It’s my blogiversary! Yep, it’s hard to believe I’ve been at this for one full year! This week I am recharging my battery! From my tail-wagging pals to some of my favorite local destinations, today’s photos will give you a glimpse of what’s been inspiring me! Ahhhh, it feels good to stop and reflect on the year. To date I have published 56 posts. I have added some posts on fitness, had some guest bloggers (hope to add more), increased my number of photos and recipes and became a member of the Recipe Redux blogging community. But by far my biggest accomplishment is connecting with you, my loyal readers!!! Many of you have left comments, sent me email and DMs, mentioned me on twitter, and even called me! It is ultimately, my influence, that measures my success. THANK YOU!!!!!
So who are you, my readers, anyway? Statistics show you are a fairly young crowd, both male and female. Some of you are colleagues and fellow bloggers! From what I can surmise, some of you are serious and some just like messing with me (you know who you are)!!! Whatever category you fit into, YOU are all equally important to me and I especially enjoy connecting!
Yes, connecting! When you connect with me you inspire me. So, I’m giving you a glimpse of what inspires me, but what about YOU?! Please continue to let me know with your comments (here or on facebook, twitter, e-mail, phone and even in person) what your favorite posts are, what you like, what you want to read more about, what you want to share, or anything else that’s on your mind! And if there is any one out there I haven’t heard from (gasp) please join the conversation!
We are all in this journey together! Let’s inspire each other to improve eating habits, find some delicious yet healthy recipes, try new fitness ideas and above all, have a little FUN! So how about another year? I say bring it on!!!
I panicked when I read the first two words of this month’s Recipe Redux challenge: fermented foods. I had visions of having to turn my kitchen into a microbiology lab! My daughter calls me weird because I prepare brown rice instead of white. I cringe at what she’d call me if see discovered every dark corner of my kitchen filled with bottles of food meant to be refrigerated, left out for weeks, covered only with cheesecloth in hopes that I would grow millions of microorganisms. No, I am not going there. Fortunately, I don’t have to. The recipe redux theme is to use your favorite live cultured food, not nurture one!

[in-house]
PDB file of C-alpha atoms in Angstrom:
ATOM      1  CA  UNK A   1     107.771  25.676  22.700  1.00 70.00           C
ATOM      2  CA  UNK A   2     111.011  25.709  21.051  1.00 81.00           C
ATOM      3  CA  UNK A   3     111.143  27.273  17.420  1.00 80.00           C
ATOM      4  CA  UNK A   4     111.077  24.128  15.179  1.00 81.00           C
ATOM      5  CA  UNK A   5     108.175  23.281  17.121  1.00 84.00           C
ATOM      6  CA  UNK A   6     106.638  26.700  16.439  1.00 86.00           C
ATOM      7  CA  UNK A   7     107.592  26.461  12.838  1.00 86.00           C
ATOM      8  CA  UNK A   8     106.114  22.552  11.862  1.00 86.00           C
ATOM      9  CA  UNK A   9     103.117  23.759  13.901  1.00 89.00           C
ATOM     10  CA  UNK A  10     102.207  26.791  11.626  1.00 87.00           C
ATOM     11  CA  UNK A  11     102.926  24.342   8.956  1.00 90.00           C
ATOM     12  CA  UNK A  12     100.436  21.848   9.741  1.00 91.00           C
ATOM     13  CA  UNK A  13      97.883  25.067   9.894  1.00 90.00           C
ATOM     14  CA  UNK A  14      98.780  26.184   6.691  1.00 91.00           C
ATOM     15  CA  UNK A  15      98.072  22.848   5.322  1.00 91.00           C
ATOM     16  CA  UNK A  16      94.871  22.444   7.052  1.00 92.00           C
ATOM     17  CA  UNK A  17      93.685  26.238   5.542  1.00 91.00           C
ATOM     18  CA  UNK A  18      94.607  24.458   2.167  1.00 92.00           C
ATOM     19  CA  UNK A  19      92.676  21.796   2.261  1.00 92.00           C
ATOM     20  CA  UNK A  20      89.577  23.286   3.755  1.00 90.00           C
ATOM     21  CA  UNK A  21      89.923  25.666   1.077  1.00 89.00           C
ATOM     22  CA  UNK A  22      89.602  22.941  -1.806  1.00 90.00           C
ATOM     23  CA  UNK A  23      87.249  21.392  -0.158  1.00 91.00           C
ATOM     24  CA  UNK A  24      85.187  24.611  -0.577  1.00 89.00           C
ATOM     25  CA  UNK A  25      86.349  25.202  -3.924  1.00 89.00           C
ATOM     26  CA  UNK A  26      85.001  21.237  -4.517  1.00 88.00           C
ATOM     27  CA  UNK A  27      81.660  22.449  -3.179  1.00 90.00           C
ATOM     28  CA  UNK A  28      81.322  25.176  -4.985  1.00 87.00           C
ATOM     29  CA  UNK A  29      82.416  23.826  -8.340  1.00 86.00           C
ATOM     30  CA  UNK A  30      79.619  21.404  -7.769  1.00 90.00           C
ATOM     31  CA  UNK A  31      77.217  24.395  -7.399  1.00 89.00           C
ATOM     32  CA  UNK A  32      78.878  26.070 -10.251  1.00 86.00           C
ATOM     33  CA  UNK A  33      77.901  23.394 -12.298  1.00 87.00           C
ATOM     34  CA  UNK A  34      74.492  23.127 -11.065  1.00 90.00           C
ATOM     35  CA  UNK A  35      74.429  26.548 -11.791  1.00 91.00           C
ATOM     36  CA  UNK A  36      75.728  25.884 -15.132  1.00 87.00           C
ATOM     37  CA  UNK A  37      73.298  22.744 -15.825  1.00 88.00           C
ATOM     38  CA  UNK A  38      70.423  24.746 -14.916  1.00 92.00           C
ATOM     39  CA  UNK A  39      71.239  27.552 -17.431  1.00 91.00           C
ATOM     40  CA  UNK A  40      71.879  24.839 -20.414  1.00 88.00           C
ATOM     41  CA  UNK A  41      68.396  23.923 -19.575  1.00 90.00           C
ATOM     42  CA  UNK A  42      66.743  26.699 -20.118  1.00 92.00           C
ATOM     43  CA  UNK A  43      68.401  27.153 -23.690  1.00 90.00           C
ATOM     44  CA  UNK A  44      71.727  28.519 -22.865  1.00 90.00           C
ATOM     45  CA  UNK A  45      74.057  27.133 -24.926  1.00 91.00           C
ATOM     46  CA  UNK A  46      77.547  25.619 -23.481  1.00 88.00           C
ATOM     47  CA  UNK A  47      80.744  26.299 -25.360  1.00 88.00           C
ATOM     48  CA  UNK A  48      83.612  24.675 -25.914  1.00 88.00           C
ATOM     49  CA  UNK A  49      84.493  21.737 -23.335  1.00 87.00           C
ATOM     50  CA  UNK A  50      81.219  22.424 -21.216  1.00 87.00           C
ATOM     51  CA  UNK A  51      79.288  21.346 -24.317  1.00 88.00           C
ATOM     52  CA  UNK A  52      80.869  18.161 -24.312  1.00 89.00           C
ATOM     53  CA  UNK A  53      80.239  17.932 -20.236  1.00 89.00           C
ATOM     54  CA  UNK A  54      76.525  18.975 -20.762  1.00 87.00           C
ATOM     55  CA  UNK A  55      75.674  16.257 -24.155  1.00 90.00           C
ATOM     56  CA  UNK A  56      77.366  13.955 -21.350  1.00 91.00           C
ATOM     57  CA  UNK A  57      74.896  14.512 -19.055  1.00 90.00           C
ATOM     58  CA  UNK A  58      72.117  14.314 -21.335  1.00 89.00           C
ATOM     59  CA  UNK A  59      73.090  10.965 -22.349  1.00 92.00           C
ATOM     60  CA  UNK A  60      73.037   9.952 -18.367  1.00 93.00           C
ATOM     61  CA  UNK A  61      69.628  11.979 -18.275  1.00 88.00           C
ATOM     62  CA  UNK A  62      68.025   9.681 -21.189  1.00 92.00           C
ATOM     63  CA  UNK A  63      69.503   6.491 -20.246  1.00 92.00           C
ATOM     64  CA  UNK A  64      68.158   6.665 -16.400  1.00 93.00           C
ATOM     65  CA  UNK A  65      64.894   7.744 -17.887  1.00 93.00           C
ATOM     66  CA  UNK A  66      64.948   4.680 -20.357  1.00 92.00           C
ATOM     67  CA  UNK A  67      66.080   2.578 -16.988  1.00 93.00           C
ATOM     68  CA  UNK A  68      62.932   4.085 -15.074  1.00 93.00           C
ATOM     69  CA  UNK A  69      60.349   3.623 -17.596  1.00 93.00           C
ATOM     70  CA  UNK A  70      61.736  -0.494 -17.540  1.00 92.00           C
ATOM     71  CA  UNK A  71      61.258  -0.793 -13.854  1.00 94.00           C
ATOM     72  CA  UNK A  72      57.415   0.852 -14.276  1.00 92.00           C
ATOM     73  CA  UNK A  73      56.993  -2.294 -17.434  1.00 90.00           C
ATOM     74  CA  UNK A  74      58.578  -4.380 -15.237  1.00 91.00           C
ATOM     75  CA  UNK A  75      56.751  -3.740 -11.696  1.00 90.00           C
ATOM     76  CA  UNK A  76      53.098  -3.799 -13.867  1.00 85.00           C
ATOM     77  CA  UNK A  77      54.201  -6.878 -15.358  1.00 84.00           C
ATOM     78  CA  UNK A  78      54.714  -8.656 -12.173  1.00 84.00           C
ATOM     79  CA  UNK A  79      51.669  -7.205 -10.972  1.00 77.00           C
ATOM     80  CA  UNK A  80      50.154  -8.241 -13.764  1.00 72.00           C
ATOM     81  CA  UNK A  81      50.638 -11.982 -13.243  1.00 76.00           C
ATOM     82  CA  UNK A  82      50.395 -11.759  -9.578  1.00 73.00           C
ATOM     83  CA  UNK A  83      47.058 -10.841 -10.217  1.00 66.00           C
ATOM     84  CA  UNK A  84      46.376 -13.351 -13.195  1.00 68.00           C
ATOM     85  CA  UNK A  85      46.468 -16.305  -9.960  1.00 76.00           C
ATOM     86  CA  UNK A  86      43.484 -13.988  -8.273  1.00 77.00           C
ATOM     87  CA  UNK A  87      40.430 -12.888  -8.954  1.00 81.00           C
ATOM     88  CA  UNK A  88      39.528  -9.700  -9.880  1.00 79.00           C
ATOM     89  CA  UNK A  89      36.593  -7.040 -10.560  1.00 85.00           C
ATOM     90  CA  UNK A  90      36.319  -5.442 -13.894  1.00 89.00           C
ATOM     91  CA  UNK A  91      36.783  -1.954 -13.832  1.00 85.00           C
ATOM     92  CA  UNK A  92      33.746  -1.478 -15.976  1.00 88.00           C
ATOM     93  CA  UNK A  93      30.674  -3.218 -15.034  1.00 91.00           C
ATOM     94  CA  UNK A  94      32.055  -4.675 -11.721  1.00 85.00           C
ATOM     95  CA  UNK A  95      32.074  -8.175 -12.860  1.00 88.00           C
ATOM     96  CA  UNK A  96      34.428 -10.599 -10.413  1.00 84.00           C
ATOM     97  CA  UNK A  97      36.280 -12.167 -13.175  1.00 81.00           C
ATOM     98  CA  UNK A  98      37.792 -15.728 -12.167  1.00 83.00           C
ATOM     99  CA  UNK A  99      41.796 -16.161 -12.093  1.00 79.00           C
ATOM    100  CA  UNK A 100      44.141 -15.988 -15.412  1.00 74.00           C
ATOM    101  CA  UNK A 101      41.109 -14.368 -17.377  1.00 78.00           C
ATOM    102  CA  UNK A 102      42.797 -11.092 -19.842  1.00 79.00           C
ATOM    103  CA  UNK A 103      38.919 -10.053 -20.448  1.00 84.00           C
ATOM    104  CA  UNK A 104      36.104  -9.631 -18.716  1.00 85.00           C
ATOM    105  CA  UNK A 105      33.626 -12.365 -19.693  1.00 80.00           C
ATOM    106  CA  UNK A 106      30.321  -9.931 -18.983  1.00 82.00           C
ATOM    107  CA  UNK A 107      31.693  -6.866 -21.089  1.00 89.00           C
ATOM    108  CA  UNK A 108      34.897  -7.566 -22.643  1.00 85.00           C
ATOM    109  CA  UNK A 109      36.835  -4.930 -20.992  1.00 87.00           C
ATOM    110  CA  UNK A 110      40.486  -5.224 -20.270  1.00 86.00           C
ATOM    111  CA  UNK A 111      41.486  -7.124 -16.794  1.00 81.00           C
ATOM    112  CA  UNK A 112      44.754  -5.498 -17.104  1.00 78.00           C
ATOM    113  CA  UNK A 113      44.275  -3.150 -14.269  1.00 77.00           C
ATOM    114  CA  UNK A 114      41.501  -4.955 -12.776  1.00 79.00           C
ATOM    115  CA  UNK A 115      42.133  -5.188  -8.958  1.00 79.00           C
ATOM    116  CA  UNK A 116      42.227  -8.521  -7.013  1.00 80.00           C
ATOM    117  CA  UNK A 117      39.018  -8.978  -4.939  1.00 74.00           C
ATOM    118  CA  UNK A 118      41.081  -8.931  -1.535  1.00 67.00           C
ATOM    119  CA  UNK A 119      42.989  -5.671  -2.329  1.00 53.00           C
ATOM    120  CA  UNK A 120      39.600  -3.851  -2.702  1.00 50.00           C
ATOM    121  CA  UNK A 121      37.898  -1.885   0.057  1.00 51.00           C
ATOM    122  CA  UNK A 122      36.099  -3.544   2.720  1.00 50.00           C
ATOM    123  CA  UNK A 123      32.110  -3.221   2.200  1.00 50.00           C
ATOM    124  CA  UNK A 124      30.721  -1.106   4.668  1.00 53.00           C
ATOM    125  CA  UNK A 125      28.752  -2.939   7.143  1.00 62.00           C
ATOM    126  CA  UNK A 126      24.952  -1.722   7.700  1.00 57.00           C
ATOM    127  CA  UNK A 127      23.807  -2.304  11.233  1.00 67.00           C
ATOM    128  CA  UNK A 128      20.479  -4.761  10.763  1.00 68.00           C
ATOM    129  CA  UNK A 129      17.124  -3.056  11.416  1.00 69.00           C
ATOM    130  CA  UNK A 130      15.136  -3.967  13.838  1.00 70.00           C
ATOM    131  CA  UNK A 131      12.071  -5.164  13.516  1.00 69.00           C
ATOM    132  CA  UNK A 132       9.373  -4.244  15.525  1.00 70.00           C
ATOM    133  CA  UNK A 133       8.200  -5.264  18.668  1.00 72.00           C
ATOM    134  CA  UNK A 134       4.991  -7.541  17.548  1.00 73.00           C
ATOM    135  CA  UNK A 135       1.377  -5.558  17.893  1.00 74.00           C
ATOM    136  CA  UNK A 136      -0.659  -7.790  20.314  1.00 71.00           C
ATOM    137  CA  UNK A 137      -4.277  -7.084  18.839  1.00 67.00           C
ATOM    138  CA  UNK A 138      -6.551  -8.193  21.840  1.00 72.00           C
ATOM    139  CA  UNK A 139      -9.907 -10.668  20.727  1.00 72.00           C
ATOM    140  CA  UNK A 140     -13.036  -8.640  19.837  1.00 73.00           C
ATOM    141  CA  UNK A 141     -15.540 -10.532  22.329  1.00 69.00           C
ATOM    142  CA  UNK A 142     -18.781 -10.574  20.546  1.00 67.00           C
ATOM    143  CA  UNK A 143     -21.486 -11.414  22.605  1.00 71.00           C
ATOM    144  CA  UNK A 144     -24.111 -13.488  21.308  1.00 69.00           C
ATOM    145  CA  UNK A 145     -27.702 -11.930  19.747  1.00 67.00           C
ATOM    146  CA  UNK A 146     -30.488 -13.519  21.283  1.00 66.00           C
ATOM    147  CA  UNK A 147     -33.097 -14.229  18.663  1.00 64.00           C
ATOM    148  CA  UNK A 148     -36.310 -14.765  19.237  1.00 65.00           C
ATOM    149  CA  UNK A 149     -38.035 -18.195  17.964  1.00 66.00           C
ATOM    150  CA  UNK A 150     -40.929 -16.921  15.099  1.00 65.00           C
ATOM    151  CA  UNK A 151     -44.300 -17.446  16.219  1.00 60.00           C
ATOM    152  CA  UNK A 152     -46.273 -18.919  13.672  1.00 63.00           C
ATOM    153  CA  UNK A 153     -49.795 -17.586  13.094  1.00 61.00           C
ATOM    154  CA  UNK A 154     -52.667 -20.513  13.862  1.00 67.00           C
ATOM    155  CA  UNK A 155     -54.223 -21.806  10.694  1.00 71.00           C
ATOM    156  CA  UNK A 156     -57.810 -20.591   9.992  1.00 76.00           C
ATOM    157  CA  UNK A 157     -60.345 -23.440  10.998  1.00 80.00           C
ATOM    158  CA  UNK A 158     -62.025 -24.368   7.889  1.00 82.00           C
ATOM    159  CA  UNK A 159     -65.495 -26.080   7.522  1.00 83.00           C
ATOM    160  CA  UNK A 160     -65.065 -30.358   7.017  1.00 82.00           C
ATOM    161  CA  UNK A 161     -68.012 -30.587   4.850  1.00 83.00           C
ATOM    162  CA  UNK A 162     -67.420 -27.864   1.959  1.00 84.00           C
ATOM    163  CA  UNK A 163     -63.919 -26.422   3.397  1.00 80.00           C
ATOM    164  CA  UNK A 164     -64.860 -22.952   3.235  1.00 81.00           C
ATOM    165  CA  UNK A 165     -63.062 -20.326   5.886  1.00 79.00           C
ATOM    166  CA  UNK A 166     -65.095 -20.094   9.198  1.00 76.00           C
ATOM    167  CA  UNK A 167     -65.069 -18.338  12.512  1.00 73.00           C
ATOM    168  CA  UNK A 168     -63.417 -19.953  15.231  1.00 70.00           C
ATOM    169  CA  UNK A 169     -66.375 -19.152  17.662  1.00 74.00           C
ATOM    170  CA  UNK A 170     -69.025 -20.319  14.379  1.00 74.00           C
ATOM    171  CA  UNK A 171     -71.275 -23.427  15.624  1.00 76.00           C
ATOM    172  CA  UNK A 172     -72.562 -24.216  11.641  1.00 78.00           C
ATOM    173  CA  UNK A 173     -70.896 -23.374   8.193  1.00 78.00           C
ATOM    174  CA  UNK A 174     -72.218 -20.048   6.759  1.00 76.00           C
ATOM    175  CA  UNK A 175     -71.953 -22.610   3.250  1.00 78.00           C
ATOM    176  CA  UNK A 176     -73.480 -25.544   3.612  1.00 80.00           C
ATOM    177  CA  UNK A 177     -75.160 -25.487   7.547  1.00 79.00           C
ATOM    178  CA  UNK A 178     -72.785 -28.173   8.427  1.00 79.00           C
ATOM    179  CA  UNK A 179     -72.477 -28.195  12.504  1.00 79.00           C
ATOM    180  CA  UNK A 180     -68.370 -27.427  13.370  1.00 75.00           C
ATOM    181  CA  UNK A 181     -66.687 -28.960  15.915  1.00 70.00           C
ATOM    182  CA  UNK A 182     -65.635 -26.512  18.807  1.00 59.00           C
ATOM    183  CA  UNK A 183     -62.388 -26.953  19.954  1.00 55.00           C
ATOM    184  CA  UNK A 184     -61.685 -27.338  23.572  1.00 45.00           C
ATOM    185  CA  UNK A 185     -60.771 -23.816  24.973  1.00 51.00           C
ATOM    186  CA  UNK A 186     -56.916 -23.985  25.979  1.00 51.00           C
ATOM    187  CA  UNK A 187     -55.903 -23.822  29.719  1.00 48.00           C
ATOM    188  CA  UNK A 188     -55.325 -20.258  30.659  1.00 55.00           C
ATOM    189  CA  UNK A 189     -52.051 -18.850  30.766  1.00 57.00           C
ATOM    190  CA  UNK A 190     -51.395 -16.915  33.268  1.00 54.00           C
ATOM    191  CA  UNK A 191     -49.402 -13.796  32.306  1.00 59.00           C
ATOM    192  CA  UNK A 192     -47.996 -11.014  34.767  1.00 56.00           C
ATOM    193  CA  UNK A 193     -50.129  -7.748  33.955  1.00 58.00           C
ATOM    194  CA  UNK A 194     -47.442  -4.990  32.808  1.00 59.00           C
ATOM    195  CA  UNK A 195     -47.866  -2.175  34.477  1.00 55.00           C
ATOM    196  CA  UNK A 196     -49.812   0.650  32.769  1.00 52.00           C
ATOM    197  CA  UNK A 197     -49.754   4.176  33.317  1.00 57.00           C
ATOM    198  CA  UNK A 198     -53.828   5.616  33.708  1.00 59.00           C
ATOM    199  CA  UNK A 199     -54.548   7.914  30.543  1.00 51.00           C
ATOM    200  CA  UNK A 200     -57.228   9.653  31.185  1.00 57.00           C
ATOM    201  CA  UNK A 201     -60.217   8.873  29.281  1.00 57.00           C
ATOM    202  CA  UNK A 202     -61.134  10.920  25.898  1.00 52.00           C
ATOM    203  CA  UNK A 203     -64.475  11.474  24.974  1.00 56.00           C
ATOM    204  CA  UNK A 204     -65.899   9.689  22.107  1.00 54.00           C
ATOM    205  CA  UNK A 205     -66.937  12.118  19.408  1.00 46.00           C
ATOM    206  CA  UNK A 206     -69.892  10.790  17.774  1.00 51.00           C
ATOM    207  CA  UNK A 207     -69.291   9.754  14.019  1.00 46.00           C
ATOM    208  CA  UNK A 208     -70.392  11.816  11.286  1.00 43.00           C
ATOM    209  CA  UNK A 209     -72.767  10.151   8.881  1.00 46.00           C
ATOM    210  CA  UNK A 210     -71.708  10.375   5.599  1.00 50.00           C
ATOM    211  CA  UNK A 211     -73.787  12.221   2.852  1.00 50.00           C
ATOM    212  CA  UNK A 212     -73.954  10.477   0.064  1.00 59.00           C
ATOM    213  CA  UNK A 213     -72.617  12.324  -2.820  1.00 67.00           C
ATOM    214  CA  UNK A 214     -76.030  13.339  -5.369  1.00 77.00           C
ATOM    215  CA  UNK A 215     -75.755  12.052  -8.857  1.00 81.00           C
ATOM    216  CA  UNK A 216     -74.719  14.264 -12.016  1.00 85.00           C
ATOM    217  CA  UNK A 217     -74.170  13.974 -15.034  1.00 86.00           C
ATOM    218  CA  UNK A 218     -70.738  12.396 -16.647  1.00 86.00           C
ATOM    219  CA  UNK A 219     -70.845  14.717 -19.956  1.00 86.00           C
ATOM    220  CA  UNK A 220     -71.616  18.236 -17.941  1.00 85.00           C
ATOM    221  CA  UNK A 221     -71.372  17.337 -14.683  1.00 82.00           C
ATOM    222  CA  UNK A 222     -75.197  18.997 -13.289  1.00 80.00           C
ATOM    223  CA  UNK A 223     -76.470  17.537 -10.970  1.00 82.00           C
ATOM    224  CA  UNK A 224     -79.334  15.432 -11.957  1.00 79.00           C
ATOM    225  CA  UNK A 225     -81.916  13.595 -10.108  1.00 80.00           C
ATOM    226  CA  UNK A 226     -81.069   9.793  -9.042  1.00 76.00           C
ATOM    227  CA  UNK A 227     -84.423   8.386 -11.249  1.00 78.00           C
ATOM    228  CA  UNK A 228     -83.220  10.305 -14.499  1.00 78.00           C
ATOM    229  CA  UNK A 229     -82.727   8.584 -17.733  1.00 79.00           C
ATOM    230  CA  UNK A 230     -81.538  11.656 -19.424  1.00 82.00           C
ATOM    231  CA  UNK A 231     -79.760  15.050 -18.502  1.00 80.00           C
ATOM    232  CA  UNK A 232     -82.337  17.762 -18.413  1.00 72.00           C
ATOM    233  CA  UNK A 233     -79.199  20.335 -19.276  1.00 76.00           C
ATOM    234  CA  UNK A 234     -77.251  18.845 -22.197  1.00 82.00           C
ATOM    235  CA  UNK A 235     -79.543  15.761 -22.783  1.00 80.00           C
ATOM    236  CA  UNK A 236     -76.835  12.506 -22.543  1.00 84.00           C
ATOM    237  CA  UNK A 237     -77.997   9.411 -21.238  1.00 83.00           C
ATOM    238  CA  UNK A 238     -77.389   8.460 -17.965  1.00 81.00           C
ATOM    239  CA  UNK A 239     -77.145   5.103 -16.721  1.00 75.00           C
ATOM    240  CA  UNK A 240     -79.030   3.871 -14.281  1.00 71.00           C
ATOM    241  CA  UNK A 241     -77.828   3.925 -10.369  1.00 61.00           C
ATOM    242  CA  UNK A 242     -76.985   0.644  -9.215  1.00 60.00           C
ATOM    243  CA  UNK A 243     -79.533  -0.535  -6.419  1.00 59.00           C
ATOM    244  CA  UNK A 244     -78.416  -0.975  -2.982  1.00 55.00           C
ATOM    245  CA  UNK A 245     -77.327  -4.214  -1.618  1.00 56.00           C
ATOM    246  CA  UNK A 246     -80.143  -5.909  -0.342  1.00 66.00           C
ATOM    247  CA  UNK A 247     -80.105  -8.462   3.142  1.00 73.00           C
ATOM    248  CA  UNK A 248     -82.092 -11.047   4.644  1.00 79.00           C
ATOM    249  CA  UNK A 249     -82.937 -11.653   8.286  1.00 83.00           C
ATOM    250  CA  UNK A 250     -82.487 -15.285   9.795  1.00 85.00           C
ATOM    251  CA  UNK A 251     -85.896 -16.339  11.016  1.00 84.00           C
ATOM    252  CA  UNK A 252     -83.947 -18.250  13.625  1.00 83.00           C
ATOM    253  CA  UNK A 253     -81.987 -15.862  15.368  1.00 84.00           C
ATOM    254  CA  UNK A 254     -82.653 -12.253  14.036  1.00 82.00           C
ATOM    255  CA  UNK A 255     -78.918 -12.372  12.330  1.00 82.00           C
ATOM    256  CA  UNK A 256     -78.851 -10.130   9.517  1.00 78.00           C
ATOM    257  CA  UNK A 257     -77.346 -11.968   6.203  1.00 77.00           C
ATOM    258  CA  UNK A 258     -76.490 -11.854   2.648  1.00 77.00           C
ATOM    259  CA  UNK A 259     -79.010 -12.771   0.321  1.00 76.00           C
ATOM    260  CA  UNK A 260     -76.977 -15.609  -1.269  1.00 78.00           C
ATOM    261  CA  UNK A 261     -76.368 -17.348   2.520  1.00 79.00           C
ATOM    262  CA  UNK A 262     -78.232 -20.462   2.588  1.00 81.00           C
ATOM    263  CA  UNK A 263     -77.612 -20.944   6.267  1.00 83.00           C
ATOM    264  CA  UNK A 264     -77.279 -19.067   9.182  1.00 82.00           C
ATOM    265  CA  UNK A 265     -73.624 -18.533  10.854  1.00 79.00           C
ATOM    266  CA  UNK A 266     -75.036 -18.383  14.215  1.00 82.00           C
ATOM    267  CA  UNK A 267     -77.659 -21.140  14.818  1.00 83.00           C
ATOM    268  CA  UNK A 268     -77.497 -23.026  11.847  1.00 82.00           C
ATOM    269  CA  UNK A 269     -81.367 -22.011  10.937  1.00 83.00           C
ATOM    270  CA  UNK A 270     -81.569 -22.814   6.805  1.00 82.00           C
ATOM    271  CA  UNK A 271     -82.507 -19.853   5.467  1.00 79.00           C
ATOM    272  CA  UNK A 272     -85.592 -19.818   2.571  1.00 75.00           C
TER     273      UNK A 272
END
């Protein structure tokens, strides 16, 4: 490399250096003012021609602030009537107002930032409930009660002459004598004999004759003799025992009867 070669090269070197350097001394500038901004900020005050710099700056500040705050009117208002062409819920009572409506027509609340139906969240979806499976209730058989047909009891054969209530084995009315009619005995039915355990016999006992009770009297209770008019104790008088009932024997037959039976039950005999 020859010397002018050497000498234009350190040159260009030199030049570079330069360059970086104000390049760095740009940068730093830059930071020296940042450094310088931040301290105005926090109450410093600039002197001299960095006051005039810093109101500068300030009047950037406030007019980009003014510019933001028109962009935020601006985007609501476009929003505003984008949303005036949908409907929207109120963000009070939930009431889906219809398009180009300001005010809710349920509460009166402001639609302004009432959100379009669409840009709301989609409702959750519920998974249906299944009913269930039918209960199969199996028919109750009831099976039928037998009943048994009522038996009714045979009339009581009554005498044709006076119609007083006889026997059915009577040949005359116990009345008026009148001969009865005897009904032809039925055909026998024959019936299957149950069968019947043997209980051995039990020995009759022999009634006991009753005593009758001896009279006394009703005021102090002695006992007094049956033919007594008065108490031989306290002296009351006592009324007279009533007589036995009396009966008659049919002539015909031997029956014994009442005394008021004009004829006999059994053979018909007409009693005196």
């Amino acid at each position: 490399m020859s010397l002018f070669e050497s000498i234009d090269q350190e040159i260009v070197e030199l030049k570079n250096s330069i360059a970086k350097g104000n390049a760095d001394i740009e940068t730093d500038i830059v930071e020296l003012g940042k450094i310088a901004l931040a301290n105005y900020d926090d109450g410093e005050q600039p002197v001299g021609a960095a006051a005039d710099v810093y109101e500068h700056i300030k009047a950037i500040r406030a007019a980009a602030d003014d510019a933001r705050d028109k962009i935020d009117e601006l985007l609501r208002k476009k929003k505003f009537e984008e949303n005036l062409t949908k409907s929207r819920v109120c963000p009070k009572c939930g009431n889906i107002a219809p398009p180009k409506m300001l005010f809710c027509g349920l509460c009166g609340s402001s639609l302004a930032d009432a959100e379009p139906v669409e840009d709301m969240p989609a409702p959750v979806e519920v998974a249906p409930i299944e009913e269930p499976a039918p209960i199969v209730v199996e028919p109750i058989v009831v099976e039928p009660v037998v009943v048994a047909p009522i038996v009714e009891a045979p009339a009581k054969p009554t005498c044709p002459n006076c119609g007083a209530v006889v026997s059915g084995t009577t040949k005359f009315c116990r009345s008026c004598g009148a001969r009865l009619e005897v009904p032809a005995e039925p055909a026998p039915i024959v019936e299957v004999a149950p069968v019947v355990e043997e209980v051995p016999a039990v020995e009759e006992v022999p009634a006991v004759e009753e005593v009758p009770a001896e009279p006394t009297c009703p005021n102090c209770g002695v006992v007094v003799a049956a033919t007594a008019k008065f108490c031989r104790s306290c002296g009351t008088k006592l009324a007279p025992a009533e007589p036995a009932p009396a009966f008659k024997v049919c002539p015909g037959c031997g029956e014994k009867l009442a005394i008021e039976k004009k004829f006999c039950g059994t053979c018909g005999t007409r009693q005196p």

Fermentation is one of the oldest ways of preserving food and it is the secret behind some of the world’s best tasting foods. It is the process in which food is exposed to bacteria and/or yeast by way of inoculation or naturally through the air. Fermentation occurs when the microorganisms convert carbohydrate (either sugar or starch) to alcohol and carbon dioxide or acids. The taste of fermented foods is tangy and sour and sometimes downright funky! But beyond preservation and taste, fermentation also has some health benefits.
There is mounting scientific evidence of benefits including calming digestive problems and boosting the immune system, from consuming foods containing bacteria or yeast that are believed to be healthy, i.e. probiotics. Scientists believe that when the balance of friendly bacteria in the intestines becomes interrupted, digestive problems can result. In an article from WebMD Stefano Guandalini, MD, professor of pediatrics and gastroenterology at the University of Chicago Medical Center states,
“Probiotics can improve intestinal function and maintain the integrity of the lining of the intestines.”
He also says this about probiotics and maintaining a strong immune system, “In societies with very good hygiene, we’ve seen a sharp increase in autoimmune and allergic diseases. That may be because the immune system isn’t being properly challenged by pathogenic organisms. Introducing friendly bacteria in the form of probiotics is believed to challenge the immune system in healthy ways.”
Yogurt is perhaps the most familiar probiotic, but there are many more including: kefir and milk with acidophilus, miso, tempeh, sauerkraut and kimchi (to name a few).